What are your products? Do your products need to be tested before they’re returned like cosmetics or sports equipment? Do you sell perishable items? Will they be able to be resold?
What is your average inventory sell-through? Do your items typically sell within 30 days of stocking? 60 days? Within a quarter?
What are your vendors’ policies on re-ordering? Are they flexible or is it a one-and-done?
What are the return policies at your competitors like? Would your customers switch to them if your policies don’t match up?
Let’s see how one retailer used these questions to develop a policy that benefits the customers and the business by promoting exchanges when items don’t meet the mark the first time.
L.L. Bean’s one-year satisfaction guarantee return and exchange policy supports their active customer base well. With products like boots, tents, and insulated jackets, the brand draws in an audience of outdoorsy consumers who might only realize that a backpack is too heavy after taking it out on a hike. With just proof of purchase, the backpack can then be exchanged for a lighter version, easy as that. Knowing their customers and their products has helped L.L. Bean develop a policy that saves the sale and keeps the experience positive
Equipping associates to make it happen
Once you’ve set a policy and trained your staff, you need to ensure you have the right tools to support them. No matter how flexible the policies are, or how personal the service is, if the process is agonizing, customers will be less likely to shop.
The objective shouldn’t be to just get customers in and out, it needs to ensure that they become repeat shoppers by offering a frictionless experience.
There are 4 key characteristics you need to ensure:
The POS needs to accept omnichannel returns
Being able to accept online returns in-store needs to be the first step. If online customers are turned away as soon as they walk in the door, then there isn’t even an opportunity for the associate to save the sale.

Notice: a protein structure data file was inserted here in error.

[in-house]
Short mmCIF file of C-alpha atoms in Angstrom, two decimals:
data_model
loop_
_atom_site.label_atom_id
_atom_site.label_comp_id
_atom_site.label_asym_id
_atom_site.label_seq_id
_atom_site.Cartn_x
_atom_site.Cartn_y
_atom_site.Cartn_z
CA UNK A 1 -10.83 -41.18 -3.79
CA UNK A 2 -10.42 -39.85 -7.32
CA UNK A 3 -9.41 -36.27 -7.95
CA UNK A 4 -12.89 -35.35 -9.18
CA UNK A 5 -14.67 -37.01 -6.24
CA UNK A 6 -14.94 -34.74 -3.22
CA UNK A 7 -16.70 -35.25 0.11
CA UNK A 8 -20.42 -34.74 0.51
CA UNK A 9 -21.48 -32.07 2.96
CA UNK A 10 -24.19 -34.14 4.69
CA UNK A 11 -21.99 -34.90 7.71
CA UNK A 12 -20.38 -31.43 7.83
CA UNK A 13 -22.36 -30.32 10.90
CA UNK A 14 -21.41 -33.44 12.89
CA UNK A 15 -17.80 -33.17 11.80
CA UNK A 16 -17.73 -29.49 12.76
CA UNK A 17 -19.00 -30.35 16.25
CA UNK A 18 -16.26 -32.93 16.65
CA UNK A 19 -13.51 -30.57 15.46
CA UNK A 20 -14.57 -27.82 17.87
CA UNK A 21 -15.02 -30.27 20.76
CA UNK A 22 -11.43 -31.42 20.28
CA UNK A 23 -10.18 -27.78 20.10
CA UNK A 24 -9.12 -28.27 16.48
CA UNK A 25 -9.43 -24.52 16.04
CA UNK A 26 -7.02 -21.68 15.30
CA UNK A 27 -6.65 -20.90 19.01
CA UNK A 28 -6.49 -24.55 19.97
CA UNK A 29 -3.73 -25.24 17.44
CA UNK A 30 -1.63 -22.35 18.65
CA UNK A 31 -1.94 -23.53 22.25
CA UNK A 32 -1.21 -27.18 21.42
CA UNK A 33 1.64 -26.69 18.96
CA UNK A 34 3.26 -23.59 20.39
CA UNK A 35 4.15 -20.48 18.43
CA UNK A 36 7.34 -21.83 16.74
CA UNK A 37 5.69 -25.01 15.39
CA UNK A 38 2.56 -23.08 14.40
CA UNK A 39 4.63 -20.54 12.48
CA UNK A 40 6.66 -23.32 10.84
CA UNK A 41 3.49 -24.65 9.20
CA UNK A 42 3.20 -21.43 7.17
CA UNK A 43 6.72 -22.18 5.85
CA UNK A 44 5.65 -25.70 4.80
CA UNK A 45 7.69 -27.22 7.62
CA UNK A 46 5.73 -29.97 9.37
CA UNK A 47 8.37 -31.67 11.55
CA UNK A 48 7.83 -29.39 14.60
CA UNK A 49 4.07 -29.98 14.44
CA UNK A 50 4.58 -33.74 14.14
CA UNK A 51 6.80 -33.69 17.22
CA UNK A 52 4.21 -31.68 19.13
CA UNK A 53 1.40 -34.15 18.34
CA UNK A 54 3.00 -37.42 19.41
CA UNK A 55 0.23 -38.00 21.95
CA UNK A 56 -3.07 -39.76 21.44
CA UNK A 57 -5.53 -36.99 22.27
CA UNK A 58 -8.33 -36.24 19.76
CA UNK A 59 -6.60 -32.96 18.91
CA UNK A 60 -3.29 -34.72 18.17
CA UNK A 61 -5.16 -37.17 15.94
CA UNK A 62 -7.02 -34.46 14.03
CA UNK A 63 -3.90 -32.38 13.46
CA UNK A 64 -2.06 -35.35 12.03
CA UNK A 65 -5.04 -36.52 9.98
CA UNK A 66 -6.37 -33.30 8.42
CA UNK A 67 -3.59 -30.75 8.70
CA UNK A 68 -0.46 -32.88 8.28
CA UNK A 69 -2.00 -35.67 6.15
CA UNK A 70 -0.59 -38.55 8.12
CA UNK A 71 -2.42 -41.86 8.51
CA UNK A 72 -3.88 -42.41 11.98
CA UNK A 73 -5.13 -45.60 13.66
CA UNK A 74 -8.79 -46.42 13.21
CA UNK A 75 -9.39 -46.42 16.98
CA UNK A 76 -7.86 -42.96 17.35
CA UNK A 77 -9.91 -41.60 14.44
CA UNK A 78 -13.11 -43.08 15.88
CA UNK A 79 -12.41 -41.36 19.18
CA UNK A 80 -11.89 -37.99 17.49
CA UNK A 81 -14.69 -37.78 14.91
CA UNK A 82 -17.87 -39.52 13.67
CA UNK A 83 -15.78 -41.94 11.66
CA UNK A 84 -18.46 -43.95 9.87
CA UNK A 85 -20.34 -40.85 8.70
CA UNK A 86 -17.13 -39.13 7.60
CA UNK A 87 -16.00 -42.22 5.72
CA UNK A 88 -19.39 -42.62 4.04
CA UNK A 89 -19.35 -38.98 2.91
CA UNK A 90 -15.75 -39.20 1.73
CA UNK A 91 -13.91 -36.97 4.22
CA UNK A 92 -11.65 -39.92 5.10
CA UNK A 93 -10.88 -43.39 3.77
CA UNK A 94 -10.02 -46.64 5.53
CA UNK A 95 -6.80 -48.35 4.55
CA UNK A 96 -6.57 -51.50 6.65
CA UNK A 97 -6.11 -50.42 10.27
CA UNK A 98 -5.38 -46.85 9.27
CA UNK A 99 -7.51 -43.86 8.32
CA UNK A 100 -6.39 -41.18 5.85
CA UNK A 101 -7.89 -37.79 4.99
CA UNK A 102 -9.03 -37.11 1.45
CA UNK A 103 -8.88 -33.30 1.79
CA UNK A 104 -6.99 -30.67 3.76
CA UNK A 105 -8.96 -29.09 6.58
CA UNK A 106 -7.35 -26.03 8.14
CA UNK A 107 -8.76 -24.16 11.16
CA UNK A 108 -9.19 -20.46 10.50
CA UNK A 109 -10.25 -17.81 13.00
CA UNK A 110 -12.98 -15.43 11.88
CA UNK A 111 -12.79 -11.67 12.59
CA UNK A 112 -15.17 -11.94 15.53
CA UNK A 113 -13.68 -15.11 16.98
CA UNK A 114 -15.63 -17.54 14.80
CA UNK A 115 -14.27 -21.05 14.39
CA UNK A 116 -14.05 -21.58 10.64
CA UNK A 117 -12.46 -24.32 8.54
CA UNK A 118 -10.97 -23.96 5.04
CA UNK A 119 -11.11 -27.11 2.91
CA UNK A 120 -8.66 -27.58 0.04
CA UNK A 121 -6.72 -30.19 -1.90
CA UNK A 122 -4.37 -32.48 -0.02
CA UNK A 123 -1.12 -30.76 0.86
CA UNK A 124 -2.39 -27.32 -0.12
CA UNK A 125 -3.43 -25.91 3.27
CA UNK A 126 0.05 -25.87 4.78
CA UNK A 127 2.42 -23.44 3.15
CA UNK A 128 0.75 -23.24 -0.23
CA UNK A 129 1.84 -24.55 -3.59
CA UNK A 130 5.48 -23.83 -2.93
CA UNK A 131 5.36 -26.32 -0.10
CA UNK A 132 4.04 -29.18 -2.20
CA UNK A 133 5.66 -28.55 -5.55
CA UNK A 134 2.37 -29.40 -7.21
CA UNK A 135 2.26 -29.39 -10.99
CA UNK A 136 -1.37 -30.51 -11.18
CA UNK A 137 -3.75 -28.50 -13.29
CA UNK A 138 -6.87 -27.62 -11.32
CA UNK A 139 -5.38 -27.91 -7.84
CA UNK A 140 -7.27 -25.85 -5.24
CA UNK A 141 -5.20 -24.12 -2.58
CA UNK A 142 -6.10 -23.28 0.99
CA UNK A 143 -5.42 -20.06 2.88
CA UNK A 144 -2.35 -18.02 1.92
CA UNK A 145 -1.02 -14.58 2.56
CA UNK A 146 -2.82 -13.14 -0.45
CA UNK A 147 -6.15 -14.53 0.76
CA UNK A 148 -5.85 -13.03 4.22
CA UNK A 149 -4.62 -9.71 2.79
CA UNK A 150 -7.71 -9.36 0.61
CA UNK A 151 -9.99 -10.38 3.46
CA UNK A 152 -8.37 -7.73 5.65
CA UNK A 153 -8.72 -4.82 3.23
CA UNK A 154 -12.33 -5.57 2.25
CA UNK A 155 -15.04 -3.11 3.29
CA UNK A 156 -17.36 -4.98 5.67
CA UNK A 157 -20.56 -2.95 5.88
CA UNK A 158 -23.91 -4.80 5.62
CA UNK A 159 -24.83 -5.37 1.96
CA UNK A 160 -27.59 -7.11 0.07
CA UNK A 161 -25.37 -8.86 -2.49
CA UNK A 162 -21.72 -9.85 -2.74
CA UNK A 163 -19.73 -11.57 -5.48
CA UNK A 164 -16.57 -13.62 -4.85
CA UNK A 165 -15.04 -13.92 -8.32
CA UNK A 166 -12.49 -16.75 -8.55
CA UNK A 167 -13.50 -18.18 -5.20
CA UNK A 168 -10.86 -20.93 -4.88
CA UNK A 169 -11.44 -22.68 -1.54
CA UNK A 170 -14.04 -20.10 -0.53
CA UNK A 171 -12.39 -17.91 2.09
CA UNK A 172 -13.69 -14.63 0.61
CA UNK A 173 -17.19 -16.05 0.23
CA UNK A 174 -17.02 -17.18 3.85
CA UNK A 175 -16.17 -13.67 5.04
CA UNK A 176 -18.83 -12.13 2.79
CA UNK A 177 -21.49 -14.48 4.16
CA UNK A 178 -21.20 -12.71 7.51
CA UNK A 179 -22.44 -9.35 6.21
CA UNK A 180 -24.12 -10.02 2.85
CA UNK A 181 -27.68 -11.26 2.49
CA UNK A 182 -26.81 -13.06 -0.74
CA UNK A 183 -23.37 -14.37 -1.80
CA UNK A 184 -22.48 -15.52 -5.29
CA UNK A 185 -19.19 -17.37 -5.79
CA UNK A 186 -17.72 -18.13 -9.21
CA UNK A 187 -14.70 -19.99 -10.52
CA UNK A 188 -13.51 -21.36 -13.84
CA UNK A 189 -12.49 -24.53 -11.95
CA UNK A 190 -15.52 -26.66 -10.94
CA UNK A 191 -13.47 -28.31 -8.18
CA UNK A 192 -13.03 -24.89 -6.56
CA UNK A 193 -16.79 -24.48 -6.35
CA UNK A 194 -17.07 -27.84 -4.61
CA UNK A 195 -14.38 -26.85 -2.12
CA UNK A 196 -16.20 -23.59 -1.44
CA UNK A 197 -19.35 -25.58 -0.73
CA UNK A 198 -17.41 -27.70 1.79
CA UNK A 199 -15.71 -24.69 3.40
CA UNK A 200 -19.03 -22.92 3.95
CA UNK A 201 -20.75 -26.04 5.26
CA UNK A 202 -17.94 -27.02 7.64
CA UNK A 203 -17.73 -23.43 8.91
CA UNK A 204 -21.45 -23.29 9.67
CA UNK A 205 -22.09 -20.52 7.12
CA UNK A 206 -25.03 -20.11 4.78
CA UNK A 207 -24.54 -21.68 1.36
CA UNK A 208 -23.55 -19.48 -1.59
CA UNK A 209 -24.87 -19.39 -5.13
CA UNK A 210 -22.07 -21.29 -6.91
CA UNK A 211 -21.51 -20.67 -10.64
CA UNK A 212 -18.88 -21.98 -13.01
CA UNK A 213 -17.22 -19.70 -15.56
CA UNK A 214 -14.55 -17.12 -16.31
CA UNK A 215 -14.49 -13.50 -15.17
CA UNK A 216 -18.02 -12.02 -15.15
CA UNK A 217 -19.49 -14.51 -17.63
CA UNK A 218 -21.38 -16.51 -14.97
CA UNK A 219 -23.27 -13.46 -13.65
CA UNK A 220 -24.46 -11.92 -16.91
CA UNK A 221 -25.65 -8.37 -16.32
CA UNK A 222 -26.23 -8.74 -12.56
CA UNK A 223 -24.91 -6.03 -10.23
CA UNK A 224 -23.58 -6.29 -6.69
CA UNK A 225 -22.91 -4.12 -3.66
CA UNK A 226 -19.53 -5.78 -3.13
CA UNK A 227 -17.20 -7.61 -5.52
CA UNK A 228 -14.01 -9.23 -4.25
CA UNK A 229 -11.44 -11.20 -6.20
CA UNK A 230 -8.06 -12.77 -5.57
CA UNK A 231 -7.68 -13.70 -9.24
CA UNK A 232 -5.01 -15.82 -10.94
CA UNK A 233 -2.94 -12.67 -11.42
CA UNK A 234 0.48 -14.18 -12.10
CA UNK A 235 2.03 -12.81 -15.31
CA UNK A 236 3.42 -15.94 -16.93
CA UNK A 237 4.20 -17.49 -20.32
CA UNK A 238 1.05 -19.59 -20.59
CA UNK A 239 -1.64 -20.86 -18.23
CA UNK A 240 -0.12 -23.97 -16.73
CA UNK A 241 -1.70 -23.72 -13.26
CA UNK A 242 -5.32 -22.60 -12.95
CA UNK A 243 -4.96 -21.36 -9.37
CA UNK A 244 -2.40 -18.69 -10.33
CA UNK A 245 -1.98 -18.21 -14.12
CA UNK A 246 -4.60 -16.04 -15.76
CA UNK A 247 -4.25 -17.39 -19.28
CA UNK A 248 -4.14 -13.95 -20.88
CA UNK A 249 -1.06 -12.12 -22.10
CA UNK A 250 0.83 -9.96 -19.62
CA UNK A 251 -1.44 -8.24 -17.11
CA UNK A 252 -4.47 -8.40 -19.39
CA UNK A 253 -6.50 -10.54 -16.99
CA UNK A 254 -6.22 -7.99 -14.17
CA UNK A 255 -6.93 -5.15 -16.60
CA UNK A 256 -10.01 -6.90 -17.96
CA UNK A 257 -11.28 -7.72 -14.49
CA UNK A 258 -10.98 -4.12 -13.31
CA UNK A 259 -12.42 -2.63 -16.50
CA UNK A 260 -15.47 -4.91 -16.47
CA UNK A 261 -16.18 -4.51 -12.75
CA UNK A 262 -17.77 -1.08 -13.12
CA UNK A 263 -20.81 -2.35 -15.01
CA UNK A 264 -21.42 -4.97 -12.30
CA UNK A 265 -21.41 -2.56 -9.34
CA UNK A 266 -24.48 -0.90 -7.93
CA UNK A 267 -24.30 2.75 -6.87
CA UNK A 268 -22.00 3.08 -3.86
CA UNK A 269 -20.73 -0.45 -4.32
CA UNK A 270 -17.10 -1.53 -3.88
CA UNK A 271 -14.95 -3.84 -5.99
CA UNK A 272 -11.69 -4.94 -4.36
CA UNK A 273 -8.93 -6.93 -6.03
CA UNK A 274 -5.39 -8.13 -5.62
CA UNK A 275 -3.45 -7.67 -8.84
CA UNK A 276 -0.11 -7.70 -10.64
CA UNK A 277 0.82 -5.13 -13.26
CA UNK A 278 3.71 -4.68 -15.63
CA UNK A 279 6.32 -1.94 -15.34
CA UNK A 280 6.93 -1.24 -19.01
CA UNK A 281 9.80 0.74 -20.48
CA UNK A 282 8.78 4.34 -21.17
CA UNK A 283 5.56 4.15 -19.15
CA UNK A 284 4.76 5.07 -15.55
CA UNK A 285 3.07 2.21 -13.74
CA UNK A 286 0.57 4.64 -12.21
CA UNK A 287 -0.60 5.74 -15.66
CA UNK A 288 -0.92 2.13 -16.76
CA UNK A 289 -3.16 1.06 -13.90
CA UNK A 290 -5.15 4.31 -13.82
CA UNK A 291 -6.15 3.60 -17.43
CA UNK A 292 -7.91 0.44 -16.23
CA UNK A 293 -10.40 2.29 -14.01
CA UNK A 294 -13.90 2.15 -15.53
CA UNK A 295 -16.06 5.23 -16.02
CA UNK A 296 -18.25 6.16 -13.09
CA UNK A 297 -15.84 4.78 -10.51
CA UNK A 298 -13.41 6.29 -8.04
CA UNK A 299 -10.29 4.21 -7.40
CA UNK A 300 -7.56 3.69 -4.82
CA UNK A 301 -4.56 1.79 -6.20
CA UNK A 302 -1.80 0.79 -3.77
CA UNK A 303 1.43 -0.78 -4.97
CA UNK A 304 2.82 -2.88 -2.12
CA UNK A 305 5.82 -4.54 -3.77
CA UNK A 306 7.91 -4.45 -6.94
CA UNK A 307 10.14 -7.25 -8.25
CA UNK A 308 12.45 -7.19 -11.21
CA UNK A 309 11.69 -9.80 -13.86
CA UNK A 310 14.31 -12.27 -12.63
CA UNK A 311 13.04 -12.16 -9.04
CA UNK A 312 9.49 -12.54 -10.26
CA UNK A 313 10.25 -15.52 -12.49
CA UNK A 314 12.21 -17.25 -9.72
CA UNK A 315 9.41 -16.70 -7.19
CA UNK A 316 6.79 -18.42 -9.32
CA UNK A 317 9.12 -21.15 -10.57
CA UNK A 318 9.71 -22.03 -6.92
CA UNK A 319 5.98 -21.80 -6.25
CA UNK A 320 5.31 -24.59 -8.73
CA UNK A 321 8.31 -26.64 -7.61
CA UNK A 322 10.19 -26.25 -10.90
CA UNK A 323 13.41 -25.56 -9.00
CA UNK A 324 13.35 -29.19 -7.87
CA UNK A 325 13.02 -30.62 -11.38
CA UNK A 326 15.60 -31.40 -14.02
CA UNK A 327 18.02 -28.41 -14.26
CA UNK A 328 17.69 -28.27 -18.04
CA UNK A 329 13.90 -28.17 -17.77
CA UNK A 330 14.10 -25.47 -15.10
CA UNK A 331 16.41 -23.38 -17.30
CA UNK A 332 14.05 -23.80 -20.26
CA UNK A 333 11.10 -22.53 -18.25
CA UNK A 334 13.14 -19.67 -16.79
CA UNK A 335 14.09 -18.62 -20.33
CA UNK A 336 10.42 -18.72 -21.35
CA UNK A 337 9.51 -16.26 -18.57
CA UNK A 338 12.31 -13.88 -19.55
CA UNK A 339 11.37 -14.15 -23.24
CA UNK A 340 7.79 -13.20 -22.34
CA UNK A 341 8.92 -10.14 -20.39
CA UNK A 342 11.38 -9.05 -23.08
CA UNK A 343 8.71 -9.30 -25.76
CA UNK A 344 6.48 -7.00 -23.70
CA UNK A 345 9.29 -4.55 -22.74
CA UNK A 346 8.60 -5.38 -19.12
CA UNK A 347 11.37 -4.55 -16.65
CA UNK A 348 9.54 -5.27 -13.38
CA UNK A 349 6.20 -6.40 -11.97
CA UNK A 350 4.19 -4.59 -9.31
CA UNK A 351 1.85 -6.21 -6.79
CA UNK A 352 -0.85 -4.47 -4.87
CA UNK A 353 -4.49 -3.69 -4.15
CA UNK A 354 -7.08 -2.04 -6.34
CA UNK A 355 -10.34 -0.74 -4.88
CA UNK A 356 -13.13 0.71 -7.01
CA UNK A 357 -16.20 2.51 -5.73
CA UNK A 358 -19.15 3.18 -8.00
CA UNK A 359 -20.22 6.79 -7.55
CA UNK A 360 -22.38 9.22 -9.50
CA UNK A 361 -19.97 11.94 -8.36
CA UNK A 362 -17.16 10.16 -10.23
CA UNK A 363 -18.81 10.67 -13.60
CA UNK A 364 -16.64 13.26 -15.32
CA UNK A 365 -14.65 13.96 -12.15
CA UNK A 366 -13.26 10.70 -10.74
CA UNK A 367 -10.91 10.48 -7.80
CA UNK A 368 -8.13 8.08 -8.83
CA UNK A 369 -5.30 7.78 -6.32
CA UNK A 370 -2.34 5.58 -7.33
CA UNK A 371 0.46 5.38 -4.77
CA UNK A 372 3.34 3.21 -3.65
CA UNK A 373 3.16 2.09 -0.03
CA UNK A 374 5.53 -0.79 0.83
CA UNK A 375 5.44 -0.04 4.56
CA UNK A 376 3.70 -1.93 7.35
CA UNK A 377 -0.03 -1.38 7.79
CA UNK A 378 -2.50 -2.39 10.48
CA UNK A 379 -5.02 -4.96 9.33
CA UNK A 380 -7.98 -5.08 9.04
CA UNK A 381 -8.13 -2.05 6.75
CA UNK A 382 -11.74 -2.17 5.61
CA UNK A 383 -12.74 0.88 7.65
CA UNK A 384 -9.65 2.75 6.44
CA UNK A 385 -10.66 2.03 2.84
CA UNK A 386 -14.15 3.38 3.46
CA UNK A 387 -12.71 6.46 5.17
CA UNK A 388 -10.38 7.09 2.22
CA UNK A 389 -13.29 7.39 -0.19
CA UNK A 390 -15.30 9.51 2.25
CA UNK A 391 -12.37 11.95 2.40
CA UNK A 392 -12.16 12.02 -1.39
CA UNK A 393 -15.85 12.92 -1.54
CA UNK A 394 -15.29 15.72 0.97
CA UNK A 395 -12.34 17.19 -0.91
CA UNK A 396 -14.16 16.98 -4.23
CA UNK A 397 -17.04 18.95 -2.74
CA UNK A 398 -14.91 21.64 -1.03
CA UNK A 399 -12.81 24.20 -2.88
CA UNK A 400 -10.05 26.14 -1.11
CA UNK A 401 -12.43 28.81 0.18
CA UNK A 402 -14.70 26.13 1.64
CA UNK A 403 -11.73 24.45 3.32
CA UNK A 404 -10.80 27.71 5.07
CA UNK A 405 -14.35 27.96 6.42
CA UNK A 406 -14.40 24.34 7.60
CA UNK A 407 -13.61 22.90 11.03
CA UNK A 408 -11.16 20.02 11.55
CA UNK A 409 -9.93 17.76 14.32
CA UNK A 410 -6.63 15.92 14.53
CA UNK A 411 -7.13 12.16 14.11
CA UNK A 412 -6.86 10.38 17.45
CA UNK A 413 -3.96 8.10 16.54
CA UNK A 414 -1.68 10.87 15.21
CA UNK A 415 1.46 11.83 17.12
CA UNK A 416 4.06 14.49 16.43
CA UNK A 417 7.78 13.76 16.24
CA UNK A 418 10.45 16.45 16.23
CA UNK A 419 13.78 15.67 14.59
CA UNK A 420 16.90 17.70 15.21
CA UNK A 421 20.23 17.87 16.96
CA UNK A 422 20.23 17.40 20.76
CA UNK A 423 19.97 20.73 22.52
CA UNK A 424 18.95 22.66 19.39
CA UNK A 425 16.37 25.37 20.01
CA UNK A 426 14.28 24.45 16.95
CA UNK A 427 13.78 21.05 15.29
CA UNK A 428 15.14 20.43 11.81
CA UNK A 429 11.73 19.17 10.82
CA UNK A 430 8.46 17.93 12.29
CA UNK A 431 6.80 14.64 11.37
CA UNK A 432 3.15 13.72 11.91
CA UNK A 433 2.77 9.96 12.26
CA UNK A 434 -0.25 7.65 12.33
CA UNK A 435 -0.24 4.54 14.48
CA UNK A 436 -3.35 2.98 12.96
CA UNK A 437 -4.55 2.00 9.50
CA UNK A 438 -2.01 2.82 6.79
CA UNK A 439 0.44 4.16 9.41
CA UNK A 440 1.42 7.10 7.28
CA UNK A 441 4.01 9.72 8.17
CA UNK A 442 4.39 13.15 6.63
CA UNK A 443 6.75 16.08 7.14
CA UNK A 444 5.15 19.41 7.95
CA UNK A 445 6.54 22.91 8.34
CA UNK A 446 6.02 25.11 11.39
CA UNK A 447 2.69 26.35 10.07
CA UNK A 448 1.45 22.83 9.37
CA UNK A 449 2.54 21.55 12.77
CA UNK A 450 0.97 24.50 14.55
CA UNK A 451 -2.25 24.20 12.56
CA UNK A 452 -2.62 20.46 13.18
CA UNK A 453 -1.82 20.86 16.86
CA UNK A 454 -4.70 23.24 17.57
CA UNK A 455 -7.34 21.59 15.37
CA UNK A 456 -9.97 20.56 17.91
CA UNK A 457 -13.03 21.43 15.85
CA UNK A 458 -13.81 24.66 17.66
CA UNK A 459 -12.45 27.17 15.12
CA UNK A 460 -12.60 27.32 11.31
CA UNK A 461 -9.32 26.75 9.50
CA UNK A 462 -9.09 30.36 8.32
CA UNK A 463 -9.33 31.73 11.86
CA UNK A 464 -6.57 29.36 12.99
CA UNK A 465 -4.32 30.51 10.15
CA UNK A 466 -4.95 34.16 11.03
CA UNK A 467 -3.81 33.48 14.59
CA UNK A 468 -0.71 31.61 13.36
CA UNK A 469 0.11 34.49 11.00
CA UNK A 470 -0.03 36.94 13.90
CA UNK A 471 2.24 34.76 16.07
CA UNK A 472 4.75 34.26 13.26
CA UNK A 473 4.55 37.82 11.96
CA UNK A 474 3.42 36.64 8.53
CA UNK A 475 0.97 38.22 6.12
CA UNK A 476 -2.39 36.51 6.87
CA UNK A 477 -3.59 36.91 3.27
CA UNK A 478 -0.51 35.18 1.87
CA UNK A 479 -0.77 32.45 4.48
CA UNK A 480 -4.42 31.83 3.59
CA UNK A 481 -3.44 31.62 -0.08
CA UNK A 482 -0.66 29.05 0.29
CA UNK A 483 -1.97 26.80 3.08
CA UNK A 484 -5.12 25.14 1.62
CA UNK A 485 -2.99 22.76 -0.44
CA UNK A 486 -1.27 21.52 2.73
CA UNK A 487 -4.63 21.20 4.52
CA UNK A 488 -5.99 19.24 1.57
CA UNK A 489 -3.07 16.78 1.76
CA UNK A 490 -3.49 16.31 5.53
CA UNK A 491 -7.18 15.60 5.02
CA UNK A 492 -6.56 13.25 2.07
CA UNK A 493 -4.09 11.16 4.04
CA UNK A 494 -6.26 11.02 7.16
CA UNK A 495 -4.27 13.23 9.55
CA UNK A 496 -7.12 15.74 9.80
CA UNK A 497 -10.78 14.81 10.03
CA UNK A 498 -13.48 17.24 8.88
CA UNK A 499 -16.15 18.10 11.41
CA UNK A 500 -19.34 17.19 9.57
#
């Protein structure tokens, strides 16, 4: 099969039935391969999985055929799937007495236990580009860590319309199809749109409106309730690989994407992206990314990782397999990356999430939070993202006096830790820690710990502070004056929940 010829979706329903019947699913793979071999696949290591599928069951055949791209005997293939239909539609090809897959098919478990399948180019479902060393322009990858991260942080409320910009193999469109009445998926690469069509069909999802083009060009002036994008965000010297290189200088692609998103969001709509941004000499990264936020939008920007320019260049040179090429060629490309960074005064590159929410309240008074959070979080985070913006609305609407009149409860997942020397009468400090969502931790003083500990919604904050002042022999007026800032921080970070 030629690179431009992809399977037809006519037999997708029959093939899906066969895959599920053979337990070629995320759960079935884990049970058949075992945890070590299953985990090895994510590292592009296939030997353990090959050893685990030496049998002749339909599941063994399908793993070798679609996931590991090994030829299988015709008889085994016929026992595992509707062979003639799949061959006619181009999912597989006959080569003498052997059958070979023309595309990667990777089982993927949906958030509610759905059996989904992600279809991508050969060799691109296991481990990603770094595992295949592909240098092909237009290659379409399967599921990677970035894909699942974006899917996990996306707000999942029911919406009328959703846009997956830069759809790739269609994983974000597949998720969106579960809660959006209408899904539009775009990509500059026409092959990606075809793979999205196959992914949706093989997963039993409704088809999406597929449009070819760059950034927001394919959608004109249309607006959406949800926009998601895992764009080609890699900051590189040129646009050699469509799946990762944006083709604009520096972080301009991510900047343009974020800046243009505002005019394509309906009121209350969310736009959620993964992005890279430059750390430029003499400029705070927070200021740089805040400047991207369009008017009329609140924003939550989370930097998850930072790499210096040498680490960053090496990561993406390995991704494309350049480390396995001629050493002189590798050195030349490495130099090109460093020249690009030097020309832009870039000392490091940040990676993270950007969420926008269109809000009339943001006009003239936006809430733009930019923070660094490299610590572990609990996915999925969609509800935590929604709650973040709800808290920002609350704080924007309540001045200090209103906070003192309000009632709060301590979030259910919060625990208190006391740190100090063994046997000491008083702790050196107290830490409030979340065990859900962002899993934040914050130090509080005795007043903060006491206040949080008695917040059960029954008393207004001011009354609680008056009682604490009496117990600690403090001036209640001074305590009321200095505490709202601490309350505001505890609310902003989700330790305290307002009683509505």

Customers who enter the store and have a face-to-face interaction with an associate who provides understanding and personalized service are more likely to continue to shop than those who are immediately turned away.
The flow needs to be intuitive
Associates should be able to quickly access a customer’s purchase history from just their name, and the item(s) to return/exchange should be quickly identifiable from the customer’s prior transaction.
Reasons for return/exchange should be quick to input and view so patterns— like bracketing or habitually defective items— can be quickly identified and addressed.
The original payment method needs to be readily apparent for a seamless and convenient refund.
The catalog needs to be easily accessible
In order to make recommendations and upsell products for an exchange, associates need to be able to showcase items to the customer on-the-spot. Having the full product catalog at their fingertips helps keep the experience seamless.
Visibility to the products also allows the associate to see if there is any outstanding monies owed or refund needed to notify the customer and complete the exchange. (Having the original payment method on file also helps expedite this process.)
The POS needs to be capable of placing online orders
Every item won’t be available in the store at all times, especially for specialty sizing like petite or tall. To keep the exchange process flowing smoothly, associates need to be able to quickly and easily order replacement items within the same transaction on the POS.
Being able to order and ship the item right from the store adds a layer of convenience for the customer and exemplifies the level of care the retailer is willing to take to get the experience right.
Bringing it all together
While returns may just be a part of running a retail store, they don’t have to be detrimental to business. Properly training associates, strategically developing policies, and utilizing a POS with an intuitive, omnichannel workflow can help retailers save sales by converting returns to exchanges and creating loyal, repeat customers.